NATO’s snub of Israel — a “major non-NATO ally” and member of NATO’s Mediterranean Dialogue — in its Chicago summit this weekend was simply waved away. ”Israel is neither a participant in ISAF nor in KFOR (Afghanistan and Kosovo missions),” said NATO Secretary General Anders Fogh Rasmussen. Israel didn’t belong there, and that’s that. In the same press conference, however, Rasmussen acknowledged that thirteen other “partner” nations would attend because “[i]n today’s world security challenges know no borders, and no country or alliance can deal with most of them on their own.”
Perhaps he, or someone, believes that Israel has nothing to contribute to meeting “today’s security challenges.”
Pundits quickly assumed that Turkey — a full NATO member — had vetoed Israel’s participation, as it vetoed IDF participation in NATO exercises in the Mediterranean. Rasmussen denied it — and maybe he’s right, because that’s not the only place where Israel is having trouble with its presumed military partners.
The Obama administration claims a special relationship with Israel. The State Department says the “security relationship with Israel is broader, deeper, and more intense than ever before.” Assistant Secretary of Sate Andrew Shapiro told a Washington audience, “One of my primary responsibilities is to preserve Israel’s Qualitative Military Edge [QME][.]” QME is generally defined as Israel’s ability to defeat any likely constellation of conventionally armed adversaries.
The U.S. and Israel were to have combined thousands of soldiers in April for what had been billed as the largest missile defense exercise in Israel’s history. The objective was to “create a high level of interoperability so that, if needed, US missile defense systems would be able to work with Israeli systems during a conflict.” The exercise was canceled amid conflicting accounts having to do with funding, not wanting to alarm Iran, and “administrative issues.”
But while “Austere Challenge” was being back-burnered, the U.S. was moving forward with plans for a Special Operations exercise in Jordan. Special Operations is the cream of the American military — a joint force, highly trained to do “special” things. Its own website notes that its job is in part to “Deter, Disrupt & Defeat Terrorist Threats” and to “Obtain Persistent Intelligence, Surveillance & Reconnaissance Systems.” Operating in small groups in hostile environments, Special Operators is known for its speed and lethality.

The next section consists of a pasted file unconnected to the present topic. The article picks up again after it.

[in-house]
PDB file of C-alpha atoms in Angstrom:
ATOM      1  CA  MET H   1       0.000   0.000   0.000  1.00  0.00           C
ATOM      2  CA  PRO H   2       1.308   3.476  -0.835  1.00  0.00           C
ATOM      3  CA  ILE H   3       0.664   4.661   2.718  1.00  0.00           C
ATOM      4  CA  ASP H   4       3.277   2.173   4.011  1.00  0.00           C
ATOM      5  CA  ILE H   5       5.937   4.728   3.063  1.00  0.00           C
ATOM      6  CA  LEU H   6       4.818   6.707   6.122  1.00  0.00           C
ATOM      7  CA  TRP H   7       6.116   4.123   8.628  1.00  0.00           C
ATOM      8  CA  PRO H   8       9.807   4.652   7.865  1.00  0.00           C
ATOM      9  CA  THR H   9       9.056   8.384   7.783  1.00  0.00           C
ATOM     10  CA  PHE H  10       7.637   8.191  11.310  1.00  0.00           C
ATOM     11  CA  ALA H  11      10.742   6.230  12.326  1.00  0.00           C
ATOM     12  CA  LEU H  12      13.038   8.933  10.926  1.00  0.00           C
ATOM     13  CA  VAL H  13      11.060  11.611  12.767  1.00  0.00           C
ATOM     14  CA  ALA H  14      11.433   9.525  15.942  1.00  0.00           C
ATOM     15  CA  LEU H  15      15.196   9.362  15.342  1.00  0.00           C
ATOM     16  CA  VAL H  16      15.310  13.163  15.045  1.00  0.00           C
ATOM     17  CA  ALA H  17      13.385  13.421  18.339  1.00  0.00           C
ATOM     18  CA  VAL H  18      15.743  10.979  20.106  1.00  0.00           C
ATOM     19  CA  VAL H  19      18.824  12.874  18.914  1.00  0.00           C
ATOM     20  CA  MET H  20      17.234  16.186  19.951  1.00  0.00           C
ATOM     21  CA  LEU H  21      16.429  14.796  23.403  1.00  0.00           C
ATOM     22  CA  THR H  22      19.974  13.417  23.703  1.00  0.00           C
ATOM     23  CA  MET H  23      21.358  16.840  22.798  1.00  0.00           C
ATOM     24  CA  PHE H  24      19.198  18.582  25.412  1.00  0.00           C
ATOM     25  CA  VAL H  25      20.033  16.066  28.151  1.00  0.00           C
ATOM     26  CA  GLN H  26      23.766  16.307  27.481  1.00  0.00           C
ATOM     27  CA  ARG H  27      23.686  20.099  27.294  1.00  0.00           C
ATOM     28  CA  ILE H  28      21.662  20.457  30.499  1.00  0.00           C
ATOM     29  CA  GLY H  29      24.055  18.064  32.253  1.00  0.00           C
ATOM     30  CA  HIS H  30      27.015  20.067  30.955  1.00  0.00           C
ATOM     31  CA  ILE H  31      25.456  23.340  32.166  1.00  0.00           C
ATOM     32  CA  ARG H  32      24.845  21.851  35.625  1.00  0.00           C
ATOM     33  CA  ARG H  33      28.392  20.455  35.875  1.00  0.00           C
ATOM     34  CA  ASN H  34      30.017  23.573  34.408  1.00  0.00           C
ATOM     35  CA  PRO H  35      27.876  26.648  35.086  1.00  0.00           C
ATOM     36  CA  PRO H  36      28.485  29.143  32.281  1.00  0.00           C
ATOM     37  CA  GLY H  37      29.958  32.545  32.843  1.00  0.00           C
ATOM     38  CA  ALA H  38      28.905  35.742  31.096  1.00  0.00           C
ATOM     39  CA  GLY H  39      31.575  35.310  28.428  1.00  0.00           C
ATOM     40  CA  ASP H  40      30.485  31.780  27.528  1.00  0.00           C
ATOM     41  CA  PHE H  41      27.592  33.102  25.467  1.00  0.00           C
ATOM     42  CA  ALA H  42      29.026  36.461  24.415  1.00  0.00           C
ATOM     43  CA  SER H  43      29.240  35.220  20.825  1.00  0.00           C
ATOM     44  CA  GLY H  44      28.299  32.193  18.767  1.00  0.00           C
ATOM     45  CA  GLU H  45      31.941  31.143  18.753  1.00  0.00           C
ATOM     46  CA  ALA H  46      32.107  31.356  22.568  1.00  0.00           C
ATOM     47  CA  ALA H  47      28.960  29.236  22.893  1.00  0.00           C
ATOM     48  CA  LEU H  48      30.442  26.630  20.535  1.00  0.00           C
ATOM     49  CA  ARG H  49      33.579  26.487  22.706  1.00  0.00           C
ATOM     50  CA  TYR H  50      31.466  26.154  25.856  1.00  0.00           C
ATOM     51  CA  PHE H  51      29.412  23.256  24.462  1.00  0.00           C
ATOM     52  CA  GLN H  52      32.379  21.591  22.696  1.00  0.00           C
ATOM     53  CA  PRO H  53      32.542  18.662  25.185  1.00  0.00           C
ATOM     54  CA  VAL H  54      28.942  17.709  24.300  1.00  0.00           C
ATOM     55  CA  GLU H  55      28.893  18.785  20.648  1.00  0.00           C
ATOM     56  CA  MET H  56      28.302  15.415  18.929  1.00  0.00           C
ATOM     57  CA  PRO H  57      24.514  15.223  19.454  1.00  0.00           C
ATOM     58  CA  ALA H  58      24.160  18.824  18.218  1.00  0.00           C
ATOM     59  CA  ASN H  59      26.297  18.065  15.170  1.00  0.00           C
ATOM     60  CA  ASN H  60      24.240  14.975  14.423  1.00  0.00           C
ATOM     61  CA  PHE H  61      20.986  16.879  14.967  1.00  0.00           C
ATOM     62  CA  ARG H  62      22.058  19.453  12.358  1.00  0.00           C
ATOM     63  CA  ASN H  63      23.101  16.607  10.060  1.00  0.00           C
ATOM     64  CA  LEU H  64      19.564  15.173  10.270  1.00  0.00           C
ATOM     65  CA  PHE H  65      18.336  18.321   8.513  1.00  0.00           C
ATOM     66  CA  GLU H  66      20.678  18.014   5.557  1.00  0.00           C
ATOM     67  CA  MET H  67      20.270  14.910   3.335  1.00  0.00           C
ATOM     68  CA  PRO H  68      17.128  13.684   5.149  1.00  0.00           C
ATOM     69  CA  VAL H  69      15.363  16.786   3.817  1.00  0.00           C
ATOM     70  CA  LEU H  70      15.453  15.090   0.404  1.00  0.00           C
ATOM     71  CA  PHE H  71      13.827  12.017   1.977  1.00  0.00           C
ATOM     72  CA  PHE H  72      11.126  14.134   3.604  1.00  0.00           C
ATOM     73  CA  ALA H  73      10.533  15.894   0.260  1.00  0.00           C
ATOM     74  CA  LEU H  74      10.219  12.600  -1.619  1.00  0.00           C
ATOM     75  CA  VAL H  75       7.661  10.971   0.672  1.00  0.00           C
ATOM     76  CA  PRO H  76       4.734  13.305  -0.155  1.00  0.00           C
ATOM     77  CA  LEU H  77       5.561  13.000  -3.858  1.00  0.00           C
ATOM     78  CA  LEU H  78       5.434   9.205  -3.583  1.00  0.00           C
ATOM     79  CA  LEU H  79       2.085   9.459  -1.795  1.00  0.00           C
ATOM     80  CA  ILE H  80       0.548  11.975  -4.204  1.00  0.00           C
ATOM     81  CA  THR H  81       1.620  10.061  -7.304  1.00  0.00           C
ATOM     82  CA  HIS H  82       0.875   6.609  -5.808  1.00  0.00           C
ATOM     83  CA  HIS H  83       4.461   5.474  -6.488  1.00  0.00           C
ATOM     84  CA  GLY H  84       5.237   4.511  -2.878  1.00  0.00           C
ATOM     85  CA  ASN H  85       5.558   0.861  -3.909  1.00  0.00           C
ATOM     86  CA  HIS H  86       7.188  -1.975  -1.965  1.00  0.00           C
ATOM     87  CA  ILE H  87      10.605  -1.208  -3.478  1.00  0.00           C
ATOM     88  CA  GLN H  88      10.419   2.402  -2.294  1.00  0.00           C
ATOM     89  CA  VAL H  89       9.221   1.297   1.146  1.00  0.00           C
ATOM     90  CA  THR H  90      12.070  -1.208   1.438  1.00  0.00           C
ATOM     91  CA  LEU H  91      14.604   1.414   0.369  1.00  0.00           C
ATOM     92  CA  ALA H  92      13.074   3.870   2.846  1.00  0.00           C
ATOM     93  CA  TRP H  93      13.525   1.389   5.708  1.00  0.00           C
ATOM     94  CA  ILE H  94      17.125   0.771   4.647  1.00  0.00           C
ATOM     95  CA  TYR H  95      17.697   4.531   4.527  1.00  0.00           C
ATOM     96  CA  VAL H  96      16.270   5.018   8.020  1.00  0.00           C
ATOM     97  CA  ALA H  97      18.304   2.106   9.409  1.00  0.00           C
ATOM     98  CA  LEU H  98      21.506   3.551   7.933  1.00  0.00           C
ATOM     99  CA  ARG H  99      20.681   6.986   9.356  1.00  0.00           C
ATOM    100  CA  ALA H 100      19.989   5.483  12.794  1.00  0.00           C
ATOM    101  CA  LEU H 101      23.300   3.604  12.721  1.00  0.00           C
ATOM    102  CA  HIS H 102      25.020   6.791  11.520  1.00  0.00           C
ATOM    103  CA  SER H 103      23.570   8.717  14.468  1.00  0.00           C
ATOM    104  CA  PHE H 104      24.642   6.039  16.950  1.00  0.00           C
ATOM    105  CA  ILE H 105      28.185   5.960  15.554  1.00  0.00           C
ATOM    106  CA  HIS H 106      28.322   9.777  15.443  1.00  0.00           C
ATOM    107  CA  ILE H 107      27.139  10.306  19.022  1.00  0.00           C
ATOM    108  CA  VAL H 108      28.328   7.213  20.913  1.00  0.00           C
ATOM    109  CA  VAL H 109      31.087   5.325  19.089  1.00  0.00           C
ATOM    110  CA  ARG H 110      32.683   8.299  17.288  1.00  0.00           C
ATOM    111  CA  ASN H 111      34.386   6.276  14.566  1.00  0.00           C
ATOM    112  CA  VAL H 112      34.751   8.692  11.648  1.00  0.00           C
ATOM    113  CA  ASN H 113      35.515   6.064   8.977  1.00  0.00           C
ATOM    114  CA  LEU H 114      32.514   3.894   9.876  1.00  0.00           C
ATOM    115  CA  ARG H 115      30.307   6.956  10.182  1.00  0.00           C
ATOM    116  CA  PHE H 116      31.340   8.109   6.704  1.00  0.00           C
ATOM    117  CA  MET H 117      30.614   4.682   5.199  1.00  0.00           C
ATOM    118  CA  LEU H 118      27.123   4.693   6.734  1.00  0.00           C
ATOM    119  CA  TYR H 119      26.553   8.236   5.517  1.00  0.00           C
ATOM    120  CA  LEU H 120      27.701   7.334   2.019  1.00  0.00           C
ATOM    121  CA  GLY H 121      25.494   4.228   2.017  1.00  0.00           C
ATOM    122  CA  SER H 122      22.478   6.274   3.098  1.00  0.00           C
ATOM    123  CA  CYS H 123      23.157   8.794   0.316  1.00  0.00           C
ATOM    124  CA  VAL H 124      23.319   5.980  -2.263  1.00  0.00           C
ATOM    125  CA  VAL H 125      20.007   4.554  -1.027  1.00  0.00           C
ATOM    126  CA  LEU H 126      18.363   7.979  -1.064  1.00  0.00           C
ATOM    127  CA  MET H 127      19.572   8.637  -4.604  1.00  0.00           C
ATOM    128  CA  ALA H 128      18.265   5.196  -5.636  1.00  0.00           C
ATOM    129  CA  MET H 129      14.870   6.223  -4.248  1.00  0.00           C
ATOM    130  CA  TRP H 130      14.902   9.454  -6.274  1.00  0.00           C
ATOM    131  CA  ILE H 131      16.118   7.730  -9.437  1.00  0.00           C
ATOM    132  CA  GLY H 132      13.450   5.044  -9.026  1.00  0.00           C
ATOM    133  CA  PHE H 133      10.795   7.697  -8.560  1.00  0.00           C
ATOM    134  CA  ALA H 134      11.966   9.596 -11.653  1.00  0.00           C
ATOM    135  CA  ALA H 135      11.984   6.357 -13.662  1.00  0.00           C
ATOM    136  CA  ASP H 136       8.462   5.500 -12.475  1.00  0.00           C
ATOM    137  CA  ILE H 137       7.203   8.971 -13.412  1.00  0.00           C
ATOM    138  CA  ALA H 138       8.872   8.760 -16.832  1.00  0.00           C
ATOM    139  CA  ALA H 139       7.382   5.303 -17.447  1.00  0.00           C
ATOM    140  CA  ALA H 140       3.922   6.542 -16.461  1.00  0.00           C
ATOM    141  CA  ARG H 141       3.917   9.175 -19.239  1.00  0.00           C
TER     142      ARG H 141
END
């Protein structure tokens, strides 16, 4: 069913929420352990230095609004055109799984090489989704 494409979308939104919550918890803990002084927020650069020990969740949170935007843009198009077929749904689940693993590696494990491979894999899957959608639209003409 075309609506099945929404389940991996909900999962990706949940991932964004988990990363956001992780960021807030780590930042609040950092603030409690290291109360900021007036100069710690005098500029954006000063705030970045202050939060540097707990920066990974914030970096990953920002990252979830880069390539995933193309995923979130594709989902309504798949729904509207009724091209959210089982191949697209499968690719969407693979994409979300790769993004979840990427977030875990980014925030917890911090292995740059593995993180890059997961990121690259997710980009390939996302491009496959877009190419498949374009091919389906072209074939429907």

Counterterrorism operatives and terrorist operatives alike covet their skills because to have the skills goes a long way toward defeating them in others. So with whom are we sharing capabilities, some of which were developed and enhanced in cooperation with Israel?
Operation “Eager Lion 2012” comprises 12,000 soldiers from 19 countries — including several at war with Israel, and at least two with which the U.S. has serious security problems.
Major General Ken Tovo, head of the U.S. Special Operations Forces, told reporters in Amman, “The message that I want to send through this exercise is that we have developed the right partners throughout the region and across the world … insuring that we have the ability to … meet challenges that are coming to our nations.”
The “right partners” include Egypt — with a Muslim Brotherhood-dominated government that said the Israel-Egypt peace treaty should be revoked (on its better-behaved days, it just says “considered dead”) and whose money Congress tied to improvements in human rights and civil society before Secretary of State Clinton overrode their restrictions. Pakistan is also a “right partner.” This would be the Pakistan that has refused to allow NATO to move supplies into Afghanistan for the past six months and hosted Osama bin Laden, and in whose country the U.S. is conducting a drone war in defiance of the Pakistani parliament. Lebanon, where the Cabinet is dominated by Iranian-backed Hezb’allah and which had its military aid from the U.S. suspended after a Lebanese soldier fired into Israel, killing an IDF officer, is a “right partner.” So is Bahrain, which is engaged in low-level and brutal suppression of its Shiite population. So is Iraq.
Jordan itself has a peace treaty with Israel, but the country trains Palestinian police (the nascent Palestinian army). What tactics will Jordan share with Palestinians, whose aim is the destruction of Israel? Palestinians used their earlier U.S. training during the 2000-2004 terrorist war against Israel, and U.S. training of Palestinian troops was suspended (temporarily) after the brutal Palestinian civil war of 2007.
The United States needs allies in an increasingly unstable Middle East. Israel is an ally by the capabilities it brings to the relationship and by its democratic values. Certain other countries can be partners as well. But if the U.S. is going to share counterterrorism capabilities with Israel’s enemies in pursuit of other objectives, rhetorical support for Israel is insufficient compensation. The United States should not have allowed Israel to be snubbed by NATO, and should have ensured that U.S.-Israel security cooperation was a high and visible priority for our own benefit as well as for Israel’s security.
This article first appeared in American Thinker.
Shoshana Bryen is Senior Director of The Jewish Policy Center
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